As Rik explained however, there wasn’t always a belief in the uses of 3D printing for dental applications. He elaborated, “People still had some hesitations and questions about the durability of the materials even five years ago; they weren’t sure that you could print crowns or dentures that would stay in a patient’s mouth for very long. Back then a few things still needed to happen to make 3D printing viable in dentistry; software companies needed to develop software design solutions, materials needed to be proven and more advanced 3D printers needed to be developed. I was convinced it could be done but people were very cautious, so it was only in 2018, when we were able to combine all these factors, that there was a real tipping point for 3D printing.”

Digitalisation in the dental profession and industry is an oftdiscussed topic that most agree will come to define dentistry in the near future. Every dentist will be able to find a personal use for some piece of digital technology, but the same isn’t necessarily true of a 3D printer.

3D printing’s relationship to the digital dental revolution is important however, and I asked Rik about what role the technology plays. He said, “Most dentists will find a use for an intraoral scanner as a more accurate and convenient alternative to analogue impression materials, but what gets done with that scan afterwards is important. If the patient needs a denture the dentist can send the scan to a lab so that a denture could be designed and printed, or with a 3D printer the dentist could print the denture themselves in their practice. Completely new business models are coming into the market with this technology. A one-surgery practice probably won’t have much use for a 3D printer, for example, but even the smallest of practices will benefit from outsourcing to a lab with a printer because of the higher speeds, accuracy and lower cost.” Rik explained that 3D Systems primarily sell their printers and materials to labs, but that dental practices interested in keeping some of their production in-house are increasingly purchasing 3D printers.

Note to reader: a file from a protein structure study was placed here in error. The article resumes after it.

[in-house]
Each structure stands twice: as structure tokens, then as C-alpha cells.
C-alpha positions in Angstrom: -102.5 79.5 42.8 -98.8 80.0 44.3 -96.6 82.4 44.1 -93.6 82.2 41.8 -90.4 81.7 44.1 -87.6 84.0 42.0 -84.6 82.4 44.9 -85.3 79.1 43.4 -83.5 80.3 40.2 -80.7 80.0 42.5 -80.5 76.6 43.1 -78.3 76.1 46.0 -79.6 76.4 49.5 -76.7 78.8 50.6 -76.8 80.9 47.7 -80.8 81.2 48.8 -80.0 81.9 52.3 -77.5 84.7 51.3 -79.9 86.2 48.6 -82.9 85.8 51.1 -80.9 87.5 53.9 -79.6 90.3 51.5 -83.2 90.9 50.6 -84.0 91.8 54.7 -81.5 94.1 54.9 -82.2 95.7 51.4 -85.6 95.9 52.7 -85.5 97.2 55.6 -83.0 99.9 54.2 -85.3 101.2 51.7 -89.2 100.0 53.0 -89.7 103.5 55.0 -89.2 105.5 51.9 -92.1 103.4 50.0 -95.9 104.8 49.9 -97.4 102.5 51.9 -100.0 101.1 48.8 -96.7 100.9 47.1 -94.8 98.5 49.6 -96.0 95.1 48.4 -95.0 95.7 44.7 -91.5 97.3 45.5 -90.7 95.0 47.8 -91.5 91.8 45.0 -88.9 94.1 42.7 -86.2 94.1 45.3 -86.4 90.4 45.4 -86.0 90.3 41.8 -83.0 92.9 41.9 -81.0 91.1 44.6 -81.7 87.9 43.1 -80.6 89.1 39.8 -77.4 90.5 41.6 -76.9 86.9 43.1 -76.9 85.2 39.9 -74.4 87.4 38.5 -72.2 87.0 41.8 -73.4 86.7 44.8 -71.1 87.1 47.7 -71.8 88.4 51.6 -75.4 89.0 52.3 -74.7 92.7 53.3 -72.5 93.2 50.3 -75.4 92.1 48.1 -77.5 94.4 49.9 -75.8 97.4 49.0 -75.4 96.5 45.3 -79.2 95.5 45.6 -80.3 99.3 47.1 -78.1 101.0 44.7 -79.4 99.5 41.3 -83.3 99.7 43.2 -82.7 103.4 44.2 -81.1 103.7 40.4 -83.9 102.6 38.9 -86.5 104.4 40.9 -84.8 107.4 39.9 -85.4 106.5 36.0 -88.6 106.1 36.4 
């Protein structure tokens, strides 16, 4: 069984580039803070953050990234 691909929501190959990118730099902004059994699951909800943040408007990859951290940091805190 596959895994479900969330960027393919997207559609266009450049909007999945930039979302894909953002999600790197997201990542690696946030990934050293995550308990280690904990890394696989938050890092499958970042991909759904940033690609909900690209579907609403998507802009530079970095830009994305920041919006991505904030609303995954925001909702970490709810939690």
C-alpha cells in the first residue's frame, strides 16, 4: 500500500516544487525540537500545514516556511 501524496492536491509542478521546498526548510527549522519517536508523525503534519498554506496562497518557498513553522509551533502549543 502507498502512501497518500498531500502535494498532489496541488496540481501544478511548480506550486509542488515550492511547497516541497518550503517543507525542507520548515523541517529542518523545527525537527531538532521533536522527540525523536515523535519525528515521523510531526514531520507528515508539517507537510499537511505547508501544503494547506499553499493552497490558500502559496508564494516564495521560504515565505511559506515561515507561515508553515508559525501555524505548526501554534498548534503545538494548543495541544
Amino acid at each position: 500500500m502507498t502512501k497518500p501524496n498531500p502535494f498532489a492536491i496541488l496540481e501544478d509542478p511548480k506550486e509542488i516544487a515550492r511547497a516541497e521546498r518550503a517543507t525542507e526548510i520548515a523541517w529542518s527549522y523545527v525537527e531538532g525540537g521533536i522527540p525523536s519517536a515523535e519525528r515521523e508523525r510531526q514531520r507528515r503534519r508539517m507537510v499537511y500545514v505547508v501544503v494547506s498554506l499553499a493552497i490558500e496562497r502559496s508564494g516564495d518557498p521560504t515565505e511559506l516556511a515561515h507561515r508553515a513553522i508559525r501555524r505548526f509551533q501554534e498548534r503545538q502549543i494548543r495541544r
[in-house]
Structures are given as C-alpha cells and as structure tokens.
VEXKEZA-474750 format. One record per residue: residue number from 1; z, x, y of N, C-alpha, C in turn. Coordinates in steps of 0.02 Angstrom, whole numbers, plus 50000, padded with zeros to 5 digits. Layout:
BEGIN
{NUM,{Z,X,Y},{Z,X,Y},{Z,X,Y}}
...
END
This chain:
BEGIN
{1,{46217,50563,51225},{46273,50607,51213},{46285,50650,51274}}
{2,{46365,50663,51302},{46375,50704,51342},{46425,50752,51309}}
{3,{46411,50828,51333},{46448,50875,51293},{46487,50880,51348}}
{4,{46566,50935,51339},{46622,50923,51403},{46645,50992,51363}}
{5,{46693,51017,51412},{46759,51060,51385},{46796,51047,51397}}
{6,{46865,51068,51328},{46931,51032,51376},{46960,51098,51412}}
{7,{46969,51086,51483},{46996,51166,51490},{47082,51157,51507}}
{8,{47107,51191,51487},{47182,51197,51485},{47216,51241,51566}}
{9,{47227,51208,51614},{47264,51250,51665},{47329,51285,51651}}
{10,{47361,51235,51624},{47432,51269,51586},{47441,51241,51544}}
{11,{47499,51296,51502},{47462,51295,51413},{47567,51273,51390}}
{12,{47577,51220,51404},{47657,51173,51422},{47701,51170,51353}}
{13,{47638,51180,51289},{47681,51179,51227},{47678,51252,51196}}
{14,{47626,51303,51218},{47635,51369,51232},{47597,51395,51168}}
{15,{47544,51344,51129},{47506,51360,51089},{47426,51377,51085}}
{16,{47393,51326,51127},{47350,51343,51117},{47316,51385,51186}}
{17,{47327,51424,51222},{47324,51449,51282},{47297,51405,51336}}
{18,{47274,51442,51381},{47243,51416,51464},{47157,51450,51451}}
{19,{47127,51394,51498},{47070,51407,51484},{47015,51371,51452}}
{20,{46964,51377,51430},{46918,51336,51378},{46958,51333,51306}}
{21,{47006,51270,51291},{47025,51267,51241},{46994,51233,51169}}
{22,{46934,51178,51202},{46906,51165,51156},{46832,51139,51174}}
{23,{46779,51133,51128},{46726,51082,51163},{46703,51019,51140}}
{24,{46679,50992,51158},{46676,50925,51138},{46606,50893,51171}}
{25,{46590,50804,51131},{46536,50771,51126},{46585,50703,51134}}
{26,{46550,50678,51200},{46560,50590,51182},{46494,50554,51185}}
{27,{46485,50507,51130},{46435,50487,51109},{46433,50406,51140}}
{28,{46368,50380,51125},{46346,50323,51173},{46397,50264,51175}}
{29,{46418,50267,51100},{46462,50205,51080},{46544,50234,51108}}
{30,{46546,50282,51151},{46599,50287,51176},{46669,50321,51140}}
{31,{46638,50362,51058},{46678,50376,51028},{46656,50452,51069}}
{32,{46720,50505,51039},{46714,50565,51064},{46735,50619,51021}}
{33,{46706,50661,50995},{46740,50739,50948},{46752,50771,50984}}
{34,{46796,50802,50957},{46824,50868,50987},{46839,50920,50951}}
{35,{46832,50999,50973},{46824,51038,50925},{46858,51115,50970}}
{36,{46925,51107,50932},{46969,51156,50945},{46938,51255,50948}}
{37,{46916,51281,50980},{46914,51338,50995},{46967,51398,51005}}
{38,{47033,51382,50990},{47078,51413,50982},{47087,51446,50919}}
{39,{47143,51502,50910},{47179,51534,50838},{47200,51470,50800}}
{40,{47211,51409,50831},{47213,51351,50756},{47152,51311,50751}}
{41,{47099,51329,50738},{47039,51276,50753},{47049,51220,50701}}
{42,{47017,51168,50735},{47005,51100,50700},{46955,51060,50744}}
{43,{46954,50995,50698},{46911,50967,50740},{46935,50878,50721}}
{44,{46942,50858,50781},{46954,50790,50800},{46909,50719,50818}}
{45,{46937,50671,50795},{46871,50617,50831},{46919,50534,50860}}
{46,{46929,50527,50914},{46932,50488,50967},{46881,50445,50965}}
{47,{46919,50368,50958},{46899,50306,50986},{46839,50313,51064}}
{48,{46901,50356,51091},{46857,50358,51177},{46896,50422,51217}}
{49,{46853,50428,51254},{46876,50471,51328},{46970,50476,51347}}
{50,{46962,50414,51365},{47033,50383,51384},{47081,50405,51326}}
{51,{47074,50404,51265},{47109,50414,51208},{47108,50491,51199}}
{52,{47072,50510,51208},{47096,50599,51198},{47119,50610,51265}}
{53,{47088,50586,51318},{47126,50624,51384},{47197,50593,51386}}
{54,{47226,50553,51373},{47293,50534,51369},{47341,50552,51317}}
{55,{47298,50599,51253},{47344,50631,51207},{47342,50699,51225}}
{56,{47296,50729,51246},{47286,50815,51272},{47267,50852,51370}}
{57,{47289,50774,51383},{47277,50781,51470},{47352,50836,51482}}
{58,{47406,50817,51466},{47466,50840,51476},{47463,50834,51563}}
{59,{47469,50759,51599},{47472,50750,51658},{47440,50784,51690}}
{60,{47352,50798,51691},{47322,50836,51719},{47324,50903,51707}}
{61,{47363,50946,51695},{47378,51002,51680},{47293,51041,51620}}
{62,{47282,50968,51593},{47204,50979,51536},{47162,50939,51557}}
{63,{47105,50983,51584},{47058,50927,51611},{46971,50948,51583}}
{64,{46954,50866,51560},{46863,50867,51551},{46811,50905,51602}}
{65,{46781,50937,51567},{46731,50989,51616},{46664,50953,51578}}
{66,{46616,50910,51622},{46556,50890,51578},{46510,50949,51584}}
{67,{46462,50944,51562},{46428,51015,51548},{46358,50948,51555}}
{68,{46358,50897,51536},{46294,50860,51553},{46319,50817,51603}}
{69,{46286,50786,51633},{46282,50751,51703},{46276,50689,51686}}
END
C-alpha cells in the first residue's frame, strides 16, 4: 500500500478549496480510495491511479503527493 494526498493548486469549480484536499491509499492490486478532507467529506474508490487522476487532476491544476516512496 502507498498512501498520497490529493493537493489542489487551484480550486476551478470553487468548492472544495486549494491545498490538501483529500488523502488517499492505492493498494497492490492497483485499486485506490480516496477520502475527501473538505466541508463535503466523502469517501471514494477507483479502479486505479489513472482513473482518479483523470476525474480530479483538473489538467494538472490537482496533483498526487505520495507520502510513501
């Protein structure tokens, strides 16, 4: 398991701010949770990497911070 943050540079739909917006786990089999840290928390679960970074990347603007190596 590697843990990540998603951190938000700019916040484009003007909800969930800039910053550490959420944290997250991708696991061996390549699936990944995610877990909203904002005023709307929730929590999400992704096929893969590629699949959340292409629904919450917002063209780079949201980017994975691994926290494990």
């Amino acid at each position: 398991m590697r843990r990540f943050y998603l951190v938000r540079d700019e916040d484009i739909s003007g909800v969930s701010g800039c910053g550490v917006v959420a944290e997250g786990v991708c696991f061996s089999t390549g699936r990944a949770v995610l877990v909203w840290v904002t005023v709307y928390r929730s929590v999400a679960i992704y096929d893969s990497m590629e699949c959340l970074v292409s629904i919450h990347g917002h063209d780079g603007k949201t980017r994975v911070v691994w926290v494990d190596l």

As complicated pieces of equipment, learning to use 3D printers to their fullest can require a fairly significant amount of training. Rik explained, “3D printing can sound a little too good to be true, but we’re sometimes faced with people that think they can start using their printer without any training and expect great results; if you put rubbish into the printer, you’ll get rubbish out. That’s something I’m always explaining and emphasising.” 

3D printing is sure to play an important part in the digital future of dentistry, and as materials become more and more advanced the applications of the technology will only grow. But printers in labs and in practice are already changing dental workflows, with labs able to provide faster, more reliable and very precise end products with incredible efficiency.

The future may not end up being characterised by a deluge of sci-fi robots and lasers, but there’s no doubt that 3D printing will play an incredibly important role in the increasingly digital profession of dentistry.